C5 testified that he "would just about bet" that a "brown briefcase" was in the car, although he "wouldn't bet [his] life on it." C5's statements and a reenactment conducted with C5 at the scene by investigators reveal, however, that C5 was describing the car of C4, not Mr. Foster's car, when he referred to the briefcase.

C2 testified that he saw a briefcase – as well as wine coolers – in a car with Arkansas plates that was parked in the parking lot. He stated: "I looked and I saw the briefcase and saw the jacket, saw the wine coolers, it was two of them. I remember exactly how they were laying in the back seat of the car." (There is no other evidence that wine coolers were in Mr. Foster's car. )

3. Park Police Communications With Secret Service

An official Secret Service report prepared at 10:01 p.m. on July 20 states in relevant part:

SA Tom Canavit, WFO PI squad, advised that he has been in contact with US Park Police and was assured that if any materials of a sensitive nature (schedules of the POTUS, etc.) were recovered, they would immediately be turned over to the USSS. (At the time of this writing, no such materials were located). 4. Mr. Foster's Office at the White House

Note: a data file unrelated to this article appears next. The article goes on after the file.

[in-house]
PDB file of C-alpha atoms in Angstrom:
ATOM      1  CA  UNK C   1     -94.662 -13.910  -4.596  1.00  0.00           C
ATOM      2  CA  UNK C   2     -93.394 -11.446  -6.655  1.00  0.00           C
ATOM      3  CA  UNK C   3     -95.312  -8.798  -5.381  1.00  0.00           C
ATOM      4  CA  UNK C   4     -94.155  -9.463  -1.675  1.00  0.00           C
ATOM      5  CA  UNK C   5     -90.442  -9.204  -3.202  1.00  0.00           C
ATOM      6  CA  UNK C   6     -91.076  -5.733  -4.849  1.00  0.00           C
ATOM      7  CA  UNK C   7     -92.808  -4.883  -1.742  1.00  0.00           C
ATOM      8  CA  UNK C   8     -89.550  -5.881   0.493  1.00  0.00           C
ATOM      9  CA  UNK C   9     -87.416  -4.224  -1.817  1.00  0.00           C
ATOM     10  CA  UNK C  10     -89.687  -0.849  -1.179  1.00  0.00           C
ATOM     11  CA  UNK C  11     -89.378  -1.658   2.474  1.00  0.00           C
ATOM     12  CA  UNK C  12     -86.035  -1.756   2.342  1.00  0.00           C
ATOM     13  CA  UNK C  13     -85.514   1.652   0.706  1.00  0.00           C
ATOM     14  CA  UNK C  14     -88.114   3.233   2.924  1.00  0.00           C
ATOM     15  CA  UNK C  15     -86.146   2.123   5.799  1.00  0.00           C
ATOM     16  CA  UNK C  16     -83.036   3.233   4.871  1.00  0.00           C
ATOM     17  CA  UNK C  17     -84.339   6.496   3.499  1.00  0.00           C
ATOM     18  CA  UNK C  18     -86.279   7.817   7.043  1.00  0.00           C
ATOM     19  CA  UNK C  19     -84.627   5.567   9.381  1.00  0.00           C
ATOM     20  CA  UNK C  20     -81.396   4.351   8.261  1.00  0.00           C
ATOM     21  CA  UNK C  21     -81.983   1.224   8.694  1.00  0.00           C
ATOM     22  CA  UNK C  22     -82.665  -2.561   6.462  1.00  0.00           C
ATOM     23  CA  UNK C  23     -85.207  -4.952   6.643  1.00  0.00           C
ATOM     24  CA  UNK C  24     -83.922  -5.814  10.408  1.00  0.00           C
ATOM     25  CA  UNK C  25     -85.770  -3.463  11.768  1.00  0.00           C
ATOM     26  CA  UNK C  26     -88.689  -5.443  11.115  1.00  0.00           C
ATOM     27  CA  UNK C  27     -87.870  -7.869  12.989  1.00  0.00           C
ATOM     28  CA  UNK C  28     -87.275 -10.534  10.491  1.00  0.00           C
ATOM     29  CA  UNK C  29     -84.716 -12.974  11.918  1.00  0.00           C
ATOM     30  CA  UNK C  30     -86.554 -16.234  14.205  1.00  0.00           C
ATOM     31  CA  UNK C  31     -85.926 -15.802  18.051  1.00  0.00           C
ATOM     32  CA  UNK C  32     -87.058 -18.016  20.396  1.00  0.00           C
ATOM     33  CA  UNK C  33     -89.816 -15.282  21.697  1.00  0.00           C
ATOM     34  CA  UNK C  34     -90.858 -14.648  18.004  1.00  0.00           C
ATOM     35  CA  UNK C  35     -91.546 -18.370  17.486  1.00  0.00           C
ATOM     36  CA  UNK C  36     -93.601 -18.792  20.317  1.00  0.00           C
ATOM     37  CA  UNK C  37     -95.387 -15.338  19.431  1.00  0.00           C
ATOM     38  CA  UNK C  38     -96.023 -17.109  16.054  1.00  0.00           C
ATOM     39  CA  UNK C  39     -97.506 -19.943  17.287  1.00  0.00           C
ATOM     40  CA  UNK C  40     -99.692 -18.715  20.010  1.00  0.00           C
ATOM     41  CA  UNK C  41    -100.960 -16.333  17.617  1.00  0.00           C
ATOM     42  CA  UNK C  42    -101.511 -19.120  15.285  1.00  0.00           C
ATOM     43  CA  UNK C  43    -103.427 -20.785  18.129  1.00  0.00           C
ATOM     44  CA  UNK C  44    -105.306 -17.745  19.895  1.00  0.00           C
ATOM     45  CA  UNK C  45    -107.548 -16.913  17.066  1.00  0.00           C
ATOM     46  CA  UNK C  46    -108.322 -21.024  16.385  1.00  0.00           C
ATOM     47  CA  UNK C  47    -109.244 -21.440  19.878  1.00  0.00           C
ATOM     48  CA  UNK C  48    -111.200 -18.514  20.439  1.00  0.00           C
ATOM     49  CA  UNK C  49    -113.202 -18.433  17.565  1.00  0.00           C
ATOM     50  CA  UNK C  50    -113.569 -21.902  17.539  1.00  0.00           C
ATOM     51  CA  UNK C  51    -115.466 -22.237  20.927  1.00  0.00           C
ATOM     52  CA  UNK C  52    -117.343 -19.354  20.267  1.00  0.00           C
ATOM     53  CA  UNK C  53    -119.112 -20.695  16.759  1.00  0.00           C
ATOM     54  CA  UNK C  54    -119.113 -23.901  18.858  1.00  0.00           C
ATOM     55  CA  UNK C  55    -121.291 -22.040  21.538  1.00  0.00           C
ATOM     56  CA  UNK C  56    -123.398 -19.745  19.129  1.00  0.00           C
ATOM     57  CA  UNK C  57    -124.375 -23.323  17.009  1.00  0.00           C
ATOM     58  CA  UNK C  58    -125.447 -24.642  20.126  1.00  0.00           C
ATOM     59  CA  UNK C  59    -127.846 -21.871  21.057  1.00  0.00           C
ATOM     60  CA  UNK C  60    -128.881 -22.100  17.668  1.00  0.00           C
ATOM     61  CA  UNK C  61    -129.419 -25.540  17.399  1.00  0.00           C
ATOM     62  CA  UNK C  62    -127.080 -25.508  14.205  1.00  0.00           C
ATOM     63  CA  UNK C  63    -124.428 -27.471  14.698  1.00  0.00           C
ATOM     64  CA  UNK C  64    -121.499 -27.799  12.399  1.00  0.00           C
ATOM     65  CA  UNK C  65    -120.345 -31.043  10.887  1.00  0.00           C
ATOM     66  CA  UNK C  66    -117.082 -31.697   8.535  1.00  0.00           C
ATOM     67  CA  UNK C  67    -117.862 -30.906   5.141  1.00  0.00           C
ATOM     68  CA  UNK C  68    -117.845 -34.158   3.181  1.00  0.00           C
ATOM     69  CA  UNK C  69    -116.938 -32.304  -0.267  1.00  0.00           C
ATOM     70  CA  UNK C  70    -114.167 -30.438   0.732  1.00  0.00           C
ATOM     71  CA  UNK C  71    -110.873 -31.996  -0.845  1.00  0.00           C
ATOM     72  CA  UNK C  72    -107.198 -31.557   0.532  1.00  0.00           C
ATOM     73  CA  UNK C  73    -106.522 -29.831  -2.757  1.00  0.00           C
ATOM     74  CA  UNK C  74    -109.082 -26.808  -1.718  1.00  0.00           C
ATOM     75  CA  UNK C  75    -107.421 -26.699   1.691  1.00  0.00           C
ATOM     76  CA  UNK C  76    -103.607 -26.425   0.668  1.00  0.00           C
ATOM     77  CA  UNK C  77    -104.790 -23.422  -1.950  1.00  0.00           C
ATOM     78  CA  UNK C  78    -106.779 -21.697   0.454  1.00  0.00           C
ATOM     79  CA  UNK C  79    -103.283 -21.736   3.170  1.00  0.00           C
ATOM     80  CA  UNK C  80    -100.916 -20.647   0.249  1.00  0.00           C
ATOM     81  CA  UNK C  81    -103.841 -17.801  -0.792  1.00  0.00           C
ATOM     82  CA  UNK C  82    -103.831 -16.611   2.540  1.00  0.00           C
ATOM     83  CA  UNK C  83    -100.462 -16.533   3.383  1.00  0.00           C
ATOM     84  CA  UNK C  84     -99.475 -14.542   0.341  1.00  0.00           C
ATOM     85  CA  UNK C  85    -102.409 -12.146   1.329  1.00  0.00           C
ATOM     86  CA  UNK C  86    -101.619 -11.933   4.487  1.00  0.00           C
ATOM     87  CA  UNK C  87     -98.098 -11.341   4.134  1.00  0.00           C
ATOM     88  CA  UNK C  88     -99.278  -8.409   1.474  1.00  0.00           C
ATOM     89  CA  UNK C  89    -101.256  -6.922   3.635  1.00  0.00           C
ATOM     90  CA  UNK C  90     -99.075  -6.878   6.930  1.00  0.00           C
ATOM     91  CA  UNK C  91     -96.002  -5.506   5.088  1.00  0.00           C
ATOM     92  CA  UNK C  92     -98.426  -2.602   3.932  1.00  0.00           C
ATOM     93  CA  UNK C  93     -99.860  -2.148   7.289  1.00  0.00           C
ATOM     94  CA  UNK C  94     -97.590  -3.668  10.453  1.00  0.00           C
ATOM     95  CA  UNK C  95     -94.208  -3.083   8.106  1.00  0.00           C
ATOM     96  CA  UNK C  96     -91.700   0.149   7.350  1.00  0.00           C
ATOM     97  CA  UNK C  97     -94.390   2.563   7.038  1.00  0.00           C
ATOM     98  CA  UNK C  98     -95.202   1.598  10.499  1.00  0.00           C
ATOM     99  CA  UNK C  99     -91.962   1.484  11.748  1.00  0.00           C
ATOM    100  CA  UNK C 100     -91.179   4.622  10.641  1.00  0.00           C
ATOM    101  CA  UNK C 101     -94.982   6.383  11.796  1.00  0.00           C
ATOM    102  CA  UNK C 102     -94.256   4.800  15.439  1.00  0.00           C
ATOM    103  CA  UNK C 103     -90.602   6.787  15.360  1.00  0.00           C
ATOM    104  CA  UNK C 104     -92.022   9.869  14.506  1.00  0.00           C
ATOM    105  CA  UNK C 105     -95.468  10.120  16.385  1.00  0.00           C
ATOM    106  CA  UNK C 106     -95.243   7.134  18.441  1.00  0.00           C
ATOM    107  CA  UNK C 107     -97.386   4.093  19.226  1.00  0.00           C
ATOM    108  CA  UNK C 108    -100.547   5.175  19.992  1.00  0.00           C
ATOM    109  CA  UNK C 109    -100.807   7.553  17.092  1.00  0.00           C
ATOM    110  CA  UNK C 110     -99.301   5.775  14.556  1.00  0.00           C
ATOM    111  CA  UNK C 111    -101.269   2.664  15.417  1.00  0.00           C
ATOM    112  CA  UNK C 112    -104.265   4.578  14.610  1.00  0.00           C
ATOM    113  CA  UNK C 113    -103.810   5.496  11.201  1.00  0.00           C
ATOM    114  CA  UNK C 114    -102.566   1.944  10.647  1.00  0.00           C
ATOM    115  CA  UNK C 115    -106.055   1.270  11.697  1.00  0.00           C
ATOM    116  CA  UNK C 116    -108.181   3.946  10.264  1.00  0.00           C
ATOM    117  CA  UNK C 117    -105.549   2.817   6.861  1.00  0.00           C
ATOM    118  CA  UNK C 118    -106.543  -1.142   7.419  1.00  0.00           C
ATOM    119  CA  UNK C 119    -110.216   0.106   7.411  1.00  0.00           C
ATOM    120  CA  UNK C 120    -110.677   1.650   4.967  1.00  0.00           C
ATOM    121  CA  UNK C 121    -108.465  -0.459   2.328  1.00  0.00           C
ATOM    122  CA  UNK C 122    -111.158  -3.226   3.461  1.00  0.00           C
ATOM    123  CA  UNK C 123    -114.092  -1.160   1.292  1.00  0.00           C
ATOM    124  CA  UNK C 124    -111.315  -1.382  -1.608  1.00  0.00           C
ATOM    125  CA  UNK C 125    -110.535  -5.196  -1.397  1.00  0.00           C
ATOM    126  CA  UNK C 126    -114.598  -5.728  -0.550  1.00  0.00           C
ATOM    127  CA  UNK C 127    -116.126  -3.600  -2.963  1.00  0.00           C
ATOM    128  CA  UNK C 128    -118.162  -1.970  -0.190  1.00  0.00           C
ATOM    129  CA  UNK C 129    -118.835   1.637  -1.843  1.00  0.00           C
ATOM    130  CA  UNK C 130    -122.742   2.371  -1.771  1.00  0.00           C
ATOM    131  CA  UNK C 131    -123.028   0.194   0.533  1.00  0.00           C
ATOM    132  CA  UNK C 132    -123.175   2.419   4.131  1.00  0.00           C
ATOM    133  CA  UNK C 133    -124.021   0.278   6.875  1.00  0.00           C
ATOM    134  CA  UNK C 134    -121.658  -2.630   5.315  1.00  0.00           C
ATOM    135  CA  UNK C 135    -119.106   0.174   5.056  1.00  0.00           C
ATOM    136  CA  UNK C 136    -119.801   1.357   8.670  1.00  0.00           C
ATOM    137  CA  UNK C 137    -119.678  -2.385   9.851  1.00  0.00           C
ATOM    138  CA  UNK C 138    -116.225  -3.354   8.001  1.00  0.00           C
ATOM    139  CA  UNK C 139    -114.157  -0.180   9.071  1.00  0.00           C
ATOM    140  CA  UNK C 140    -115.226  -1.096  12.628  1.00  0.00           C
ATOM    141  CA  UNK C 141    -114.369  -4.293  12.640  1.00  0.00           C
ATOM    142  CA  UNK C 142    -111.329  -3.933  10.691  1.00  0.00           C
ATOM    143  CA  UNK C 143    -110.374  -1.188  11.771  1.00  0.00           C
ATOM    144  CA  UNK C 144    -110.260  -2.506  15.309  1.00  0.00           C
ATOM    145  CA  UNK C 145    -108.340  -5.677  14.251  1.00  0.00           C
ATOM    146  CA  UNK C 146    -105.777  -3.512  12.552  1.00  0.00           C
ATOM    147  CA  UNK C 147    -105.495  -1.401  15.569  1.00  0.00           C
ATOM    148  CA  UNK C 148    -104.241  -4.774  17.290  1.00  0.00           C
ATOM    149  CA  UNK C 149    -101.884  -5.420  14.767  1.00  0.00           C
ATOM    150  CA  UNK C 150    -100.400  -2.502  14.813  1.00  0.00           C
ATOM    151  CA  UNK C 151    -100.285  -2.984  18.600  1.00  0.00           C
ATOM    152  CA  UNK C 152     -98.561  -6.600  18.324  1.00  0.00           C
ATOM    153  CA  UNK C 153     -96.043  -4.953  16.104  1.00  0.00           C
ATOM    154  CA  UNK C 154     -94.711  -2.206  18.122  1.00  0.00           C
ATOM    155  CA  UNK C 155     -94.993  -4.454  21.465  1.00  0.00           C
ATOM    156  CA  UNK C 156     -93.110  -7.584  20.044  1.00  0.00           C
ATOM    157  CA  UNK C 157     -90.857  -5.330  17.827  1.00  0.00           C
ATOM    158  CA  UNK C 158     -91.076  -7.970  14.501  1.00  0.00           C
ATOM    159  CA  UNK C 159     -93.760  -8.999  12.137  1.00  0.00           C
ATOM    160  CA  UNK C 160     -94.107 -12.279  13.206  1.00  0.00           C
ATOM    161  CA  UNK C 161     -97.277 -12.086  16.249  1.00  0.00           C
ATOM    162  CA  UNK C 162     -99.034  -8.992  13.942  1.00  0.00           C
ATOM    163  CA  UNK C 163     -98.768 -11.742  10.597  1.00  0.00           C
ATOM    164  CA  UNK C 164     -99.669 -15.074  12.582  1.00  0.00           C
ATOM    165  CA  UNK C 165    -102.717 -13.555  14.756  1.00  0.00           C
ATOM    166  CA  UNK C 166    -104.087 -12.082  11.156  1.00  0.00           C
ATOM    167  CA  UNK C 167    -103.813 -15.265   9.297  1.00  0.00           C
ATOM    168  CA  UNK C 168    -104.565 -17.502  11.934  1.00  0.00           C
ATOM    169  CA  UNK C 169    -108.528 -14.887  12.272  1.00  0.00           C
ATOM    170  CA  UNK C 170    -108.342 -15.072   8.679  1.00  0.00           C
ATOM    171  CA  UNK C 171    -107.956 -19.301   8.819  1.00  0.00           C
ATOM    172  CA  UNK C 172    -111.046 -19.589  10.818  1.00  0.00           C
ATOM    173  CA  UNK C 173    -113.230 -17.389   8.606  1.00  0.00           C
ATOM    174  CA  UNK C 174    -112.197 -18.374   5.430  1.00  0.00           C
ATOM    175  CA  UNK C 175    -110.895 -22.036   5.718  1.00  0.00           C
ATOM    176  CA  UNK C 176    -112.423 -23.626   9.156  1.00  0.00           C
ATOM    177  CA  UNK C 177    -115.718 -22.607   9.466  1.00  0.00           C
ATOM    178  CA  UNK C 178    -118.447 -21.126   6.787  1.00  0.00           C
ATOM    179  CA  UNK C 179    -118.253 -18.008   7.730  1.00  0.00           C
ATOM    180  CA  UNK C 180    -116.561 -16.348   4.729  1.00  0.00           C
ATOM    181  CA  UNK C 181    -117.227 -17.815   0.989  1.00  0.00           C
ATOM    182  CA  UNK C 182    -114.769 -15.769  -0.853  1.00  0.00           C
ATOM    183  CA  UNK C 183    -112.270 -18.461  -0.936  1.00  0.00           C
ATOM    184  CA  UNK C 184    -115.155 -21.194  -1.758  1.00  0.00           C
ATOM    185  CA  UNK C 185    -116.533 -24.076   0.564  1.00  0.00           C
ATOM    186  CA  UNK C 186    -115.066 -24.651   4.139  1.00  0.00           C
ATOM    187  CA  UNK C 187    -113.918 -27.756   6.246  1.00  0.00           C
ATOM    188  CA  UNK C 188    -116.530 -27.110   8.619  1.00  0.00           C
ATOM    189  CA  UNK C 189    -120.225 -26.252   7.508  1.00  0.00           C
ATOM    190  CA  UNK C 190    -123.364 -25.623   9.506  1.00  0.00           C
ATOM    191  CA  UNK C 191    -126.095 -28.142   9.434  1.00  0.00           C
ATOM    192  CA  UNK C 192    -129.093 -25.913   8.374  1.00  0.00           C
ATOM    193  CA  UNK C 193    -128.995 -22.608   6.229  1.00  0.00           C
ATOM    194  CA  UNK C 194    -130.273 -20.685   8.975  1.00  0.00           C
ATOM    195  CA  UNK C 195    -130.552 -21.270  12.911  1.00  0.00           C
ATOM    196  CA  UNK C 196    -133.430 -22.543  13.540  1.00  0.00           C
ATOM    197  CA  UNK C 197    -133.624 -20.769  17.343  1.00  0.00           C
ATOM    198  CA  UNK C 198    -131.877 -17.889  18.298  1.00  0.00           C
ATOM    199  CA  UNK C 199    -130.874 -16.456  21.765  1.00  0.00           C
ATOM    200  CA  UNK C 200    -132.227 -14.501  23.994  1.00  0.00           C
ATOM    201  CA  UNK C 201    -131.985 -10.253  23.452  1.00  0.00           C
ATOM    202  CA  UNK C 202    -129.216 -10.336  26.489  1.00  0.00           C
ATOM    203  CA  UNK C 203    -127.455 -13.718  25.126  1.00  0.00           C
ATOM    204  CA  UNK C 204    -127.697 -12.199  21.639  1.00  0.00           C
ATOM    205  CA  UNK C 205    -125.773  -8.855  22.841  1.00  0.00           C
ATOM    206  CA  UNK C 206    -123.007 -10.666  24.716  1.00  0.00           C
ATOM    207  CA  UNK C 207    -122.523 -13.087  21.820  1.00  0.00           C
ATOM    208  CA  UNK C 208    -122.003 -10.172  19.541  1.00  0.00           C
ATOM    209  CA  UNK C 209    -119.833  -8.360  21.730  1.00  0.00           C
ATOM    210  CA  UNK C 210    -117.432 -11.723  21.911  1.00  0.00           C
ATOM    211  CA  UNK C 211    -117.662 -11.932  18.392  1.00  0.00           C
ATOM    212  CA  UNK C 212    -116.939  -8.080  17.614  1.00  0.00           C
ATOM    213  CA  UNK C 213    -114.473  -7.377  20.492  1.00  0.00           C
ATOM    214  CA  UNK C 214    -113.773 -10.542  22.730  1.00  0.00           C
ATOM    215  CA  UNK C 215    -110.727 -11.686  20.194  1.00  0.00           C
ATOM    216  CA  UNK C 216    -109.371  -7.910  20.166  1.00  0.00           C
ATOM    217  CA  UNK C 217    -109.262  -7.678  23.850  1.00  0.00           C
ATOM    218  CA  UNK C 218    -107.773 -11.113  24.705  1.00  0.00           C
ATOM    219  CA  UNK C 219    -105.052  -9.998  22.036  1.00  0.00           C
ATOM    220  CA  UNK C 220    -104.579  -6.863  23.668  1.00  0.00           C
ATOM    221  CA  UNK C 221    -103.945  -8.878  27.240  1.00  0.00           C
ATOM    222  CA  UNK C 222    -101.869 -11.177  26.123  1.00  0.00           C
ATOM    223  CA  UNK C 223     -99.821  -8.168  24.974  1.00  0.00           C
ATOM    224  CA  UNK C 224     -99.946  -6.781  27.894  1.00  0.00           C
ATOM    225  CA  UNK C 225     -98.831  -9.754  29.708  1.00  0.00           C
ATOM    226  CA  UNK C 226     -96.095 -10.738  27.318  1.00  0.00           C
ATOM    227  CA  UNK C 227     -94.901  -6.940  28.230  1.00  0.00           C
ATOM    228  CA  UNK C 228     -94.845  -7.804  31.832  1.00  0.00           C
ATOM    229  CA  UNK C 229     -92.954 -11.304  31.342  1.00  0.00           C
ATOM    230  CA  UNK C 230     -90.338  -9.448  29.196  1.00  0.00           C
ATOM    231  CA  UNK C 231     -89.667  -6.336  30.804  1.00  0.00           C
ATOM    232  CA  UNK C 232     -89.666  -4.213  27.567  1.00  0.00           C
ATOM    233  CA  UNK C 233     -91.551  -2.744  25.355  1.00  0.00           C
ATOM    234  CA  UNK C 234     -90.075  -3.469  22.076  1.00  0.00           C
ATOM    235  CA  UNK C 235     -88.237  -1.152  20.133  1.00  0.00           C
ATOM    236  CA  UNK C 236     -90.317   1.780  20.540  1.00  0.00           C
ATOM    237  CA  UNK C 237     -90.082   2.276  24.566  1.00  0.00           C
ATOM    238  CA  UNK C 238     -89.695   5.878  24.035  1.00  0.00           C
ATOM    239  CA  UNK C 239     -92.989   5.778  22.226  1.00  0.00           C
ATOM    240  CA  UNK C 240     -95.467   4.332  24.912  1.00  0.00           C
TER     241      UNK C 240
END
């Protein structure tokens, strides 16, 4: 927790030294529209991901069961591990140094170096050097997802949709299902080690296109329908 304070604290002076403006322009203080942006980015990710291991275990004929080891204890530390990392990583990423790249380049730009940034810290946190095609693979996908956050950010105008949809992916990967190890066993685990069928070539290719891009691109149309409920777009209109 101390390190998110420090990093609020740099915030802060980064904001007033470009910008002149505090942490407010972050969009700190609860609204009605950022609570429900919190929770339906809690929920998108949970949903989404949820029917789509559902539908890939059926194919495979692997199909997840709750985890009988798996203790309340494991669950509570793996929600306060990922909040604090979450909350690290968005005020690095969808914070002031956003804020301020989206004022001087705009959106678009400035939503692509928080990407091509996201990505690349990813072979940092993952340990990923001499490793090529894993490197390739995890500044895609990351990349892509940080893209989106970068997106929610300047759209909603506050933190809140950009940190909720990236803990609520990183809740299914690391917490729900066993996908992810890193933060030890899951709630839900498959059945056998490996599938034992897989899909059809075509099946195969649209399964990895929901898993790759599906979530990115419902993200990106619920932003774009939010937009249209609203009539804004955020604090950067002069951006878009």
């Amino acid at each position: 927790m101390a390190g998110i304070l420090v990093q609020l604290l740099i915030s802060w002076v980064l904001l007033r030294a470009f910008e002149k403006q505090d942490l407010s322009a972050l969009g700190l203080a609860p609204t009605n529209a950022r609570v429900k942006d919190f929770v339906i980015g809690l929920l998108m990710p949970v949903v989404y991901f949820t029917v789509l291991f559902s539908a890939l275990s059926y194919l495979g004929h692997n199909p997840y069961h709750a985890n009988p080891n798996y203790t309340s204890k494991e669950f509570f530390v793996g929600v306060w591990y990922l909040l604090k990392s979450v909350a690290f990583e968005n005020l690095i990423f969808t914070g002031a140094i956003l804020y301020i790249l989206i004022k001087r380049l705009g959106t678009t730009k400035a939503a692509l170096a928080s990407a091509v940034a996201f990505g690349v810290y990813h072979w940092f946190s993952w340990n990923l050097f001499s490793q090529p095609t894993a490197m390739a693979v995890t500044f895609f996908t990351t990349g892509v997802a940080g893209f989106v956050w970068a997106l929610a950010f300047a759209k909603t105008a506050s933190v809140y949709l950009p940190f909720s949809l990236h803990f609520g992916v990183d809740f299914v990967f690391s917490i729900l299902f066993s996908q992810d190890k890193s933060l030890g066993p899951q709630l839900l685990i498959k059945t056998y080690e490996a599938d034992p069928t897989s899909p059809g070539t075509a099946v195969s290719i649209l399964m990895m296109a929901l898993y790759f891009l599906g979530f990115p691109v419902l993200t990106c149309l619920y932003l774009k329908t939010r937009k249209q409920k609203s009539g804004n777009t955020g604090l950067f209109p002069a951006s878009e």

White House employee Patsy Thomasson testified that she saw Mr. Foster's briefcase by the desk in Foster's office on the night of July 20 and indeed looked into the top of that briefcase for a note. As noted above, the testimony of White House, Department of Justice, FBI, and Park Police personnel confirms that Mr. Foster's black briefcase was in his White House office on July 22, two days after his death, during the review of documents in Mr. Foster's office.

5. Mr. Foster's Briefcase

The OIC is aware of only one briefcase used in Washington by Mr. Foster, the black briefcase that Ms. Thomasson observed in Mr. Foster's White House office on the night of July 20 and that a number of other witnesses observed there on July 22.

6. Summary: Briefcase

Based on careful consideration of all of the evidence, the conclusions significantly supported are: (a) Mr. Foster's black briefcase remained in his office when he left on July 20; and (b) neither it nor another briefcase was in his car at Fort Marcy Park.

C. Notification

According to Secret Service records, the Secret Service was notified of Mr. Foster's death at about 8:30 p.m. Eastern time on July 20. The records reflect that various White House officials were then contacted.